I don’t want to seem like an alarmist, but the new environmental religion has become a threat to aviation, and the threat is very real.
Ten protesters at London’s Biggin Hill were arrested last month while blocking access to private aircraft, which make up most of the traffic at that historic airfield. They were protesting the increasing use of private planes which, they claimed, damage the environment. There were similar protests at Farnborough and Heathrow, the latter against airlines.
It’s no small matter. Larger and louder protests in Germany have caught the attention of politicians and restrictive laws are being proposed. Smaller protests of the same ilk are taking place at airports in Canada, where environmentalist politicians are reacting negatively to aviation, and in the United States, where the apostles of Al Gore are not far behind.
It is particularly galling to think of the Canadian government creating disincentives to fly. That country’s vast northern territories, largely untouched by roads, depend utterly on aviation, which also is one of Canada’s most important industries.
Until recently, aviation hasn’t attracted much public concern about engine emissions. Now, however, the assumed impact of “greenhouse gasses” has become the central theme at the International Civil Aviation Organization (ICAO), where regulation of nitrous oxide and carbon dioxide is displacing airplane noise as the New Big Thing. Onerous regulations are a lot closer than we may imagine.
Peter Ingleton, director of the International Business Aviation Council’s ICAO liaison office, recently pointed out that “the political, economic and business landscape has undergone profound change…in the past 12 months and has altered the environmental debate radically. Powerful commercial, financial and industrial drivers have been unleashed.”
The most noticeable influences, he said, are Al Gore and an analysis of the financial effects of climate change commissioned by the British government. While the latter has been labeled bad science by a large number of climatologists, and a hypocritical Gore is increasingly jeered for his purchase of “carbon offsets” to support his large house, big cars and business jet travel, the heightened exposure has created public perceptions that are increasingly negative toward aviation in general and private aviation in particular.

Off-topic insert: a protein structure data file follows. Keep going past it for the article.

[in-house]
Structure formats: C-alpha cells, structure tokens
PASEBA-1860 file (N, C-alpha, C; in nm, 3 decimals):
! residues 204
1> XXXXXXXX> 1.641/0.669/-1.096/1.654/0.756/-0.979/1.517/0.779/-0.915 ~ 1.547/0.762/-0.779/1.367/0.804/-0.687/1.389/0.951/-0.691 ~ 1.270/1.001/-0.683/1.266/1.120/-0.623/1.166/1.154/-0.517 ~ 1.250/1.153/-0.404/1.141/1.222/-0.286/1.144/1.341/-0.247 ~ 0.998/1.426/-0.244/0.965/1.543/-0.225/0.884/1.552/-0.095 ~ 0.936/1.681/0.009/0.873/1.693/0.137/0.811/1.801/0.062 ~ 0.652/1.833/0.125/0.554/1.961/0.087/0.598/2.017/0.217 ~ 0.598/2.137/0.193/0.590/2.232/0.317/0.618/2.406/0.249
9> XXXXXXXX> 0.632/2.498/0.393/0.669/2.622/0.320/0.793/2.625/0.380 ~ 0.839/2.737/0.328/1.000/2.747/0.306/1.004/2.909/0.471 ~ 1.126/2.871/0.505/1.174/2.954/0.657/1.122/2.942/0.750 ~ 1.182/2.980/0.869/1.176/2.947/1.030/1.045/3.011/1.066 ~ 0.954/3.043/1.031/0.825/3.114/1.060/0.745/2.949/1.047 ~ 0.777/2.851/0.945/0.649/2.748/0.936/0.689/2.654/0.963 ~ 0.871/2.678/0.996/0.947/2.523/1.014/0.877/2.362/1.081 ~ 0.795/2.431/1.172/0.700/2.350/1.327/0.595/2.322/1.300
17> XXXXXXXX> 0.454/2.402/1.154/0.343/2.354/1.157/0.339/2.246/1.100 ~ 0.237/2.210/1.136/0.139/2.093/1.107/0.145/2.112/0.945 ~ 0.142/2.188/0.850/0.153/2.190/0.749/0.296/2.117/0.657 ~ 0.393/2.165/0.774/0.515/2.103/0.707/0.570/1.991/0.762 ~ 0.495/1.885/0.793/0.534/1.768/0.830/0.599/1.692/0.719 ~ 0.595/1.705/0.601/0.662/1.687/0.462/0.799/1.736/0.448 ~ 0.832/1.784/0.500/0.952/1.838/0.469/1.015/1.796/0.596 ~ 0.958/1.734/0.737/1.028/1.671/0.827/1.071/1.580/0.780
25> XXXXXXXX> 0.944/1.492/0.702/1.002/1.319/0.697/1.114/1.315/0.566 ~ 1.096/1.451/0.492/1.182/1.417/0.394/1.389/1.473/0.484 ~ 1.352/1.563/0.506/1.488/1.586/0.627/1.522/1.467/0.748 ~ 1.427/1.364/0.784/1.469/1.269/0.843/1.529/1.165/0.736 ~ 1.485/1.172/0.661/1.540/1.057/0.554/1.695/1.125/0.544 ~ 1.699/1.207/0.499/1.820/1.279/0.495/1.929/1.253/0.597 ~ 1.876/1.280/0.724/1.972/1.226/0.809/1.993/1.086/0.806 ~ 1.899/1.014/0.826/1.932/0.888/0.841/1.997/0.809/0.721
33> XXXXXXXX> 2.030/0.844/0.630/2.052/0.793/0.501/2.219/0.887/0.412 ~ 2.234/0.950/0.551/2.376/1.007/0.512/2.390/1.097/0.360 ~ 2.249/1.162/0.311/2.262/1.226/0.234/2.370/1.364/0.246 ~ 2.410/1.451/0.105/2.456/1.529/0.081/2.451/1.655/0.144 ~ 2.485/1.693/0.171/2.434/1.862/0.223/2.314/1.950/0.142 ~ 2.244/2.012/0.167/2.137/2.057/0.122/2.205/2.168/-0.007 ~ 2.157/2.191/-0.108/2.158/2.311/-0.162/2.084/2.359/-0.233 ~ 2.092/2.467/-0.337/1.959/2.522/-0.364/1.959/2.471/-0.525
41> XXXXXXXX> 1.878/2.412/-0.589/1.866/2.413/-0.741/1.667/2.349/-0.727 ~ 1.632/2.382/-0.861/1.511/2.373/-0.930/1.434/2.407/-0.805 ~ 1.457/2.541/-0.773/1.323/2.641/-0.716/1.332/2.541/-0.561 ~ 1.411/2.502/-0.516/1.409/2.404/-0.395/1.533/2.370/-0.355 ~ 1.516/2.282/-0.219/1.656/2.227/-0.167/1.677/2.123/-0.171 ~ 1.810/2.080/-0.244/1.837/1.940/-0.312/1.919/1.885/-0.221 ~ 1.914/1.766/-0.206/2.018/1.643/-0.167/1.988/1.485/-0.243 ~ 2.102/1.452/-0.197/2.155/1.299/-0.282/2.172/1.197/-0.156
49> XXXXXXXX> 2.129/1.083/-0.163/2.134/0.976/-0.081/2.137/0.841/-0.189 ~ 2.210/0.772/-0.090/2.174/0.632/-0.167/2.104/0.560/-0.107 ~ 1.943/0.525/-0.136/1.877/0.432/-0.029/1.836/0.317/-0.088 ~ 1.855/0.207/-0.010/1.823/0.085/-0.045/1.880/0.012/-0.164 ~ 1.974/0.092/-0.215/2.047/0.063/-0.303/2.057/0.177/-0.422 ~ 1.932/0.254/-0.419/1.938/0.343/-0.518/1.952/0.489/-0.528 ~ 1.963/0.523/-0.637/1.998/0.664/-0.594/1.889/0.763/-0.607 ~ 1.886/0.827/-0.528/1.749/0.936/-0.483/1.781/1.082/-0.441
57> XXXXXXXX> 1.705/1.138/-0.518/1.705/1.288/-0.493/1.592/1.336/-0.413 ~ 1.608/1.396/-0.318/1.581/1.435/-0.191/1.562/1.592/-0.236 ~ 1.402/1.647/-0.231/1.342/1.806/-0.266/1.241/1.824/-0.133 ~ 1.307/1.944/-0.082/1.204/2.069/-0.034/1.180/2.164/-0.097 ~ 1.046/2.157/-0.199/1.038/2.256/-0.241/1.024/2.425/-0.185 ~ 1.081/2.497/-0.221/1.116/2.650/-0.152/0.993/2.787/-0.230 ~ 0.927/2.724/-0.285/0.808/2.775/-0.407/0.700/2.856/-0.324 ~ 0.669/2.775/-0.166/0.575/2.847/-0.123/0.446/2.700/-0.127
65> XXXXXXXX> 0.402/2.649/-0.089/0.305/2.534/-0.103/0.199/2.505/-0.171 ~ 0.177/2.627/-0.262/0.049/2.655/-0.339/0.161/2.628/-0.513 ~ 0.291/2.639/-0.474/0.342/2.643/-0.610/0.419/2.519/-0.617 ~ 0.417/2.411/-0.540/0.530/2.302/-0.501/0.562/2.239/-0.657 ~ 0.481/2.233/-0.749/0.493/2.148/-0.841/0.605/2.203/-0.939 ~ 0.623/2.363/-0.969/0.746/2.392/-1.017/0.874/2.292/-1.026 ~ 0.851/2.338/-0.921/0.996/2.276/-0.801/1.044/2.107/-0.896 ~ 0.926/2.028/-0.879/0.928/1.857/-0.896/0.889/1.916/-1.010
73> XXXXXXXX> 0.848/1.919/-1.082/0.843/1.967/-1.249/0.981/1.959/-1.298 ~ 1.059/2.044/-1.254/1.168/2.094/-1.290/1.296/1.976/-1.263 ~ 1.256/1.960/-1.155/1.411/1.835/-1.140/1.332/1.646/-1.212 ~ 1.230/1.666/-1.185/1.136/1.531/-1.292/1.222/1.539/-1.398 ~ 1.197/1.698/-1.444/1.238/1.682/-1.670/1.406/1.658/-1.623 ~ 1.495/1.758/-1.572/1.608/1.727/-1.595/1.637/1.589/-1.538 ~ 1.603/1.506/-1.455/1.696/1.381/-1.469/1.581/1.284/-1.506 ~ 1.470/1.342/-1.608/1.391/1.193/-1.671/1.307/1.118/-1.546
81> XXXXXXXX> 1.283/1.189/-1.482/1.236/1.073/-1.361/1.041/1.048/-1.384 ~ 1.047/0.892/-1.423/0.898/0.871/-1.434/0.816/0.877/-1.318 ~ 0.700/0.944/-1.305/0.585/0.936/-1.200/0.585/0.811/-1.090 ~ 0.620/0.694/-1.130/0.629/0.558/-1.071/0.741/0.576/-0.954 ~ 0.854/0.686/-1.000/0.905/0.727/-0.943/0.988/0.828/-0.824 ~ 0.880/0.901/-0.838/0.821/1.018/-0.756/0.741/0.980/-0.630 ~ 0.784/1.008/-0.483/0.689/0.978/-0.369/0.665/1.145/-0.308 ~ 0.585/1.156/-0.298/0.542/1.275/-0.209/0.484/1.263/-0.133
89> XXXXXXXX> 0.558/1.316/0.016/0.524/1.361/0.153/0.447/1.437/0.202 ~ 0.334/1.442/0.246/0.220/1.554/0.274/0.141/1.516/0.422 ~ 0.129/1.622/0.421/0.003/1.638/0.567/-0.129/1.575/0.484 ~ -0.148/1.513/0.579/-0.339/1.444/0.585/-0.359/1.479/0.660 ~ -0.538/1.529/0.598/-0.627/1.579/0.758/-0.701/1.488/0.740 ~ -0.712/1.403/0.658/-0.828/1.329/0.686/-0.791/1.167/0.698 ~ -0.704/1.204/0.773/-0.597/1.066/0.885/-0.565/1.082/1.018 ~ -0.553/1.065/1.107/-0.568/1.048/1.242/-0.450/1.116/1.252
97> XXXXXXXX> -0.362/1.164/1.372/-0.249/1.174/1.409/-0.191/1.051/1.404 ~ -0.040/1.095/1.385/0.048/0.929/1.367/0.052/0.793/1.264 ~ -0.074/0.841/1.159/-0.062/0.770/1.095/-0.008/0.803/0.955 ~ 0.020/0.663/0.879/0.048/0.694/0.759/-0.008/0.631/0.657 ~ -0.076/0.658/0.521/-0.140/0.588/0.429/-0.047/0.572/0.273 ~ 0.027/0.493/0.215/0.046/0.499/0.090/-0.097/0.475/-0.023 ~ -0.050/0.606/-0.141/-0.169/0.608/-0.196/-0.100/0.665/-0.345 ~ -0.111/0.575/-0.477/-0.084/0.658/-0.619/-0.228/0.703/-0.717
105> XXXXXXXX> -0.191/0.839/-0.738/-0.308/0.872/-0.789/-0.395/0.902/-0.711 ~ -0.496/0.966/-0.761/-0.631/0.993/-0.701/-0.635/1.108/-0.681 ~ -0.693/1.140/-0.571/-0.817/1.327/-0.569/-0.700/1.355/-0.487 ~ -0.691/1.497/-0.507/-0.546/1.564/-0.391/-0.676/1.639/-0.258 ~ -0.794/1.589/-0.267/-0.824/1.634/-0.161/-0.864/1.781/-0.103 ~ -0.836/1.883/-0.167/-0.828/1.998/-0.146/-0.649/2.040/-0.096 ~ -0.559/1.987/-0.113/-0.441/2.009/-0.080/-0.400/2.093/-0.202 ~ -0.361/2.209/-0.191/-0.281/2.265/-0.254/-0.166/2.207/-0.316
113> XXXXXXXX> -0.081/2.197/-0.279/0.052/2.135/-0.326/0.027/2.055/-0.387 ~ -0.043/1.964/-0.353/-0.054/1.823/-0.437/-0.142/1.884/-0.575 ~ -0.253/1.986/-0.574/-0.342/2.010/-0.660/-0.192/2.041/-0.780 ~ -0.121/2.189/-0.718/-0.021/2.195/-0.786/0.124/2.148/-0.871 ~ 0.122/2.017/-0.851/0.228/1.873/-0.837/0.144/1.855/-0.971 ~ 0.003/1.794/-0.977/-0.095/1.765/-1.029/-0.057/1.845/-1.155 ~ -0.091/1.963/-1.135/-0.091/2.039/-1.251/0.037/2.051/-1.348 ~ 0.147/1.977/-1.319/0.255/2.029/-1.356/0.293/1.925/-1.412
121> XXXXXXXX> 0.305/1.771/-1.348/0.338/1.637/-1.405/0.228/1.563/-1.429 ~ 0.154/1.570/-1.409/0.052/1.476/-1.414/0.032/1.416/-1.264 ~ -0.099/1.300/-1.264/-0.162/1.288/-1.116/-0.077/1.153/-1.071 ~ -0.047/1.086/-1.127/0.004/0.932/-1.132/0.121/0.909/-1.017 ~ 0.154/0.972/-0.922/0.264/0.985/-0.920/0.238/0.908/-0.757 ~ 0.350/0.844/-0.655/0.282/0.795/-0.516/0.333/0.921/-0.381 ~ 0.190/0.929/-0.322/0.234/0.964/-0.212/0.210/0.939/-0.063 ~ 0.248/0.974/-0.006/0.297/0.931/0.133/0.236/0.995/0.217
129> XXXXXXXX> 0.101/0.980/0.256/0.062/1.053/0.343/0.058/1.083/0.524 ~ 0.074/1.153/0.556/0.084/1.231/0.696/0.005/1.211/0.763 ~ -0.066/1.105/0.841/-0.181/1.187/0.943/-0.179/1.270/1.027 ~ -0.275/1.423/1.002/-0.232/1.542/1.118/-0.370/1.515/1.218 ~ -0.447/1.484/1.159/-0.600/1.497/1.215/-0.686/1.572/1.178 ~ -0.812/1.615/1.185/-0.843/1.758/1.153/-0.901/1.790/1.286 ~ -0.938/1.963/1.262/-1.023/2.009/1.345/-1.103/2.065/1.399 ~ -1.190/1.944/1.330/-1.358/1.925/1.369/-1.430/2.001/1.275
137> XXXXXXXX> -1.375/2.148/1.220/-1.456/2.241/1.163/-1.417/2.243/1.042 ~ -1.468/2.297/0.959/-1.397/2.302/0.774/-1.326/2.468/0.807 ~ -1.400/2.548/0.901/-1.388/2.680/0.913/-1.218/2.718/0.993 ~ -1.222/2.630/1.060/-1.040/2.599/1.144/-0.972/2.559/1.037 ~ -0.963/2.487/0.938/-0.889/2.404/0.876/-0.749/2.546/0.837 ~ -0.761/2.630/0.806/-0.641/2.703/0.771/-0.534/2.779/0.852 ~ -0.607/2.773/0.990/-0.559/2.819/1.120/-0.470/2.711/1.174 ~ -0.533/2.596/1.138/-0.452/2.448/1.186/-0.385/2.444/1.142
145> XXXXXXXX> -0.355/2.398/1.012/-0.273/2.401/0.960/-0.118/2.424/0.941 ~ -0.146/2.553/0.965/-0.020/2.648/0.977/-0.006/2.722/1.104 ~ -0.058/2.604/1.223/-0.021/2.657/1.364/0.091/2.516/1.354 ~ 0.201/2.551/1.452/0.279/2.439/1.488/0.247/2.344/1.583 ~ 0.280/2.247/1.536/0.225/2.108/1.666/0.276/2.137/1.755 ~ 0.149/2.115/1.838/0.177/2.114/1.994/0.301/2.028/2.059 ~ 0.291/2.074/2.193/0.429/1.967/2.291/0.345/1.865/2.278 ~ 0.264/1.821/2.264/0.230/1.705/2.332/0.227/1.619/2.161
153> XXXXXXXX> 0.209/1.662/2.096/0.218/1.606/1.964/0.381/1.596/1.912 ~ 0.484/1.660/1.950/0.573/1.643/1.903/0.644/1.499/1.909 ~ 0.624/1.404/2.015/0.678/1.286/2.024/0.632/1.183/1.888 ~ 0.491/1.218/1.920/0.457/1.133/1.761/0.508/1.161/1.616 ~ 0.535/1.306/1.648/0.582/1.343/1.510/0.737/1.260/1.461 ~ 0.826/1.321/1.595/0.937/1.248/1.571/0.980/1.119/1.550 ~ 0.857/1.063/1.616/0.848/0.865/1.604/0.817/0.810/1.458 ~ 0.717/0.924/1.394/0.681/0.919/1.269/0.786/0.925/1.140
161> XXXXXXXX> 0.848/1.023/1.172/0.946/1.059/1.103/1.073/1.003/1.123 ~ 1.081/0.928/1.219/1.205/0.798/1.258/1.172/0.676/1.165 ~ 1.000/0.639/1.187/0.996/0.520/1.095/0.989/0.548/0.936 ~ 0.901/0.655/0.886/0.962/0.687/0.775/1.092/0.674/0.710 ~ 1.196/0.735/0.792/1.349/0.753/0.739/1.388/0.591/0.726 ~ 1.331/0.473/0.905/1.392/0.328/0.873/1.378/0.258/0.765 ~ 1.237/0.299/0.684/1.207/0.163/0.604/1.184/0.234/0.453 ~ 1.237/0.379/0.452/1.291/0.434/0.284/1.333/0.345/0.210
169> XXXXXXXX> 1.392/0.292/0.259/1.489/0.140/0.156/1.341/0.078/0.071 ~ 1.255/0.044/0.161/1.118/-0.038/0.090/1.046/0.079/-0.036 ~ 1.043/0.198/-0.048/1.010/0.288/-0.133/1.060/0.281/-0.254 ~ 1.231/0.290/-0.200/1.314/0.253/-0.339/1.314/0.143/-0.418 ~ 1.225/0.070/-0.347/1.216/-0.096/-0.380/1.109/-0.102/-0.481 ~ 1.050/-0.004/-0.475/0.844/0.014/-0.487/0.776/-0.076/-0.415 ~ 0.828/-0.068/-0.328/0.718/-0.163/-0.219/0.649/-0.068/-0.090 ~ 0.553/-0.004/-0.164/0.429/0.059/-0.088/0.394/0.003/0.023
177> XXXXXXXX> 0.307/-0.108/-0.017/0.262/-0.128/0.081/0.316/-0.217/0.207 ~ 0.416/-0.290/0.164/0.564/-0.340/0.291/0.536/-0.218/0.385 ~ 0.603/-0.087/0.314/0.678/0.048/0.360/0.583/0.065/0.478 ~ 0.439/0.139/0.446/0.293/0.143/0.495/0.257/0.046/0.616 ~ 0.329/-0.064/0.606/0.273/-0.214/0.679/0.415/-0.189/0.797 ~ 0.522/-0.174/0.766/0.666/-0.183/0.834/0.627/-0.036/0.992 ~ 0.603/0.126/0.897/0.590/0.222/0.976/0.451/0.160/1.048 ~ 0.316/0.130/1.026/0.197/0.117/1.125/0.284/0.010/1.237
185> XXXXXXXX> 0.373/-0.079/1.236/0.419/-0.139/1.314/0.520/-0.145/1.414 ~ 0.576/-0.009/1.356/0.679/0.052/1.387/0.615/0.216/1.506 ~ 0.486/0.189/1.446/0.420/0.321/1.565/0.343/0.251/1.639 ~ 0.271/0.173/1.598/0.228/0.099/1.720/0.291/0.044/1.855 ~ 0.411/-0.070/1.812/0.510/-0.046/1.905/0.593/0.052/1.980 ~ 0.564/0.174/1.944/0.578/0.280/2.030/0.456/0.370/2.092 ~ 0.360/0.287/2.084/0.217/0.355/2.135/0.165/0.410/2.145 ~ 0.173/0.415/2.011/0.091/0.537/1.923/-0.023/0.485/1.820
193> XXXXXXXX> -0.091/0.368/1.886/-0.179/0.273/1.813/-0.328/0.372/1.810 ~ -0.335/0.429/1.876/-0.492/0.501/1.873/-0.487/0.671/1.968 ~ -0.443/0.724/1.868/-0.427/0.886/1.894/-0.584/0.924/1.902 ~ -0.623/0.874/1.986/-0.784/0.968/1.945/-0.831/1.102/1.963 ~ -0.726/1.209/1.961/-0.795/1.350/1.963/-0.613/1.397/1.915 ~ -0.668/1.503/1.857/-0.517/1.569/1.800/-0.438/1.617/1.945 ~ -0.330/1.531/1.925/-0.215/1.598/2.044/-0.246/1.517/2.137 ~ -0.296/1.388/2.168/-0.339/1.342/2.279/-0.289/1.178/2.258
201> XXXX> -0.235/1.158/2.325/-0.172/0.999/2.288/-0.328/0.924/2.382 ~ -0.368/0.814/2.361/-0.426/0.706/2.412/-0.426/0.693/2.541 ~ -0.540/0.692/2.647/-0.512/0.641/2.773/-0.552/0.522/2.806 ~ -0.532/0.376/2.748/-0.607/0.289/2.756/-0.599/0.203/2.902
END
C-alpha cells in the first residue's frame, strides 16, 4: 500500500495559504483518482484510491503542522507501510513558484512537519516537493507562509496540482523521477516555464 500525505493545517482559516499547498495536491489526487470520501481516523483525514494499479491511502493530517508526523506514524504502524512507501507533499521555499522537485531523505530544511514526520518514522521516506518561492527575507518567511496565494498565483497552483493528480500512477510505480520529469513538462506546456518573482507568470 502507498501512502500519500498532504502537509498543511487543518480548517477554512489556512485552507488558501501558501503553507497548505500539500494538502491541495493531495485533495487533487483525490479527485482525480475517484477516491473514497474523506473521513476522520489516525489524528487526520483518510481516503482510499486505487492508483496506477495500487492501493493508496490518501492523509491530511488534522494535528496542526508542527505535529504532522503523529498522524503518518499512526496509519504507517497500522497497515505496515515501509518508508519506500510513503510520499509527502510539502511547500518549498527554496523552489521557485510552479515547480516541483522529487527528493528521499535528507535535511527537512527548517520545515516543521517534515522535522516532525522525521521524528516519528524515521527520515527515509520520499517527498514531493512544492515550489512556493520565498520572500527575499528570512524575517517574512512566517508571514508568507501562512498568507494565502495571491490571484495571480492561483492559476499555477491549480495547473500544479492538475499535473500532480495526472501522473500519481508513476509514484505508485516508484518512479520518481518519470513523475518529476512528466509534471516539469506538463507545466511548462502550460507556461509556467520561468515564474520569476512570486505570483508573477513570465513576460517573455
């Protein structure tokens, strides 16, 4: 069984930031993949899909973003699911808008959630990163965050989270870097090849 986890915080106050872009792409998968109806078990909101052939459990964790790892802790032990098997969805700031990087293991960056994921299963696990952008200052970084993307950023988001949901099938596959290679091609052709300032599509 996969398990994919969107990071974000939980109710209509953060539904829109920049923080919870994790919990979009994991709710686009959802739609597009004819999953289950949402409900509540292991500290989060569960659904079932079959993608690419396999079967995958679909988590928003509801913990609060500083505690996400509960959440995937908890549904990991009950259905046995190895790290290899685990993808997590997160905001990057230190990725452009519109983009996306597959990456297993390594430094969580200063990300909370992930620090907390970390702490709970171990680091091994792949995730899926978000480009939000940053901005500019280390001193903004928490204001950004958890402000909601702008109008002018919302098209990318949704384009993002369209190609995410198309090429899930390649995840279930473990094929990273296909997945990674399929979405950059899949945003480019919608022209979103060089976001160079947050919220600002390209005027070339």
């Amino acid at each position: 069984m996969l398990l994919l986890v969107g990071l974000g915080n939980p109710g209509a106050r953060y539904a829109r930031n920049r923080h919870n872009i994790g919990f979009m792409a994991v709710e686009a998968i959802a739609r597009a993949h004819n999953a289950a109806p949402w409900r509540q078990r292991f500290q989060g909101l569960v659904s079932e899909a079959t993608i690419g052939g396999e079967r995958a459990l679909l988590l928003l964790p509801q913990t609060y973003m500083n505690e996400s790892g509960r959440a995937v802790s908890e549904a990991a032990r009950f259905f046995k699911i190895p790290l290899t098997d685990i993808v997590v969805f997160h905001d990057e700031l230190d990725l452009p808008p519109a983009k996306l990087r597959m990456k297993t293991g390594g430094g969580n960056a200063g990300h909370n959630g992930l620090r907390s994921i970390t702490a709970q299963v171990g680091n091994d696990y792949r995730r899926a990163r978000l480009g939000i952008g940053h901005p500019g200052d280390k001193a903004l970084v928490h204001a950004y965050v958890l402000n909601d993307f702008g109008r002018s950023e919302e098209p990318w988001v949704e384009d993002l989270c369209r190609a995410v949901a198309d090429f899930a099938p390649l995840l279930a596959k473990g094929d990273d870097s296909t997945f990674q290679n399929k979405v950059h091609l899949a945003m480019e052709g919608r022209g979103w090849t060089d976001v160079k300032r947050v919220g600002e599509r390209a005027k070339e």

The European Union’s aviation emissions policy now includes all civil aircraft, whether registered within the EU or outside it. That policy is strongly opposed by non-EU countries, including the United States, and by the International Air Transport Association, but their words appear to be falling on deaf European ears.
The fact is that the entire aviation spectrum, world-wide, produces a shade more than 2% of man-made emissions annually; less, indeed, than the daily outpourings from China and India, and insignificant compared to nature’s emissions from volcanoes and numerous other sources. Nevertheless, the EU is expected to demand that the ICAO, meeting this month, set new international standards complying with those of the EU. It can only be hoped that vigorous debate will ensue and that the delegates will not overreact to special interest fear-mongering.
Setting aside the question of whether global warming actually is a threat to anyone – a debate that is far from over – the proposed regulations and trading schemes (or is that scams?) are sure to invoke the law of unintended consequences which, historically, almost universally are counterproductive. A much-ignored example is pattern procedures created to minimize noise, which generally add miles at lower altitudes to flight paths, burning more fuel and producing more CO2 and NOx emissions. Continuous-descent approaches, where power is reduced at the top and tweaked only as necessary on short final, has been proven far more effective by United Parcel Service pilots and is recognized in the FAA’s NextGen proposal, which is unlikely to beat new emissions rules to the punch.
Vote-hungry politicos and uneducated voters also ignore the probability that the proposed restrictions will result in the forced phase-out of non-compliant aircraft, which is most of them. How many individuals and businesses, let alone the cash-strapped airlines, can afford expensive re-powering, or even more costly replacement, of their airplanes?
“Environmentally responsible” transportation legislation simply is not realistic. Worse, it is coming at a time when the aircraft industry is experiencing unprecedented growth and much-needed profitability, ranging from Light Sport Aircraft through business planes of all kinds, right up to the latest airliners.
Do we really want even more control over our lives by the very people who never have enough of our money, can’t control spending, believe that there aren’t enough regulations concerning the way we live, and are afraid to fight wars?
The broad range of aviation business, and certainly we individual pilots, need to stay alert to this threat and prepare to do battle.
The Greenies will get us if we don’t watch out.
Thomas F. Norton is GAN’s Senior Editor.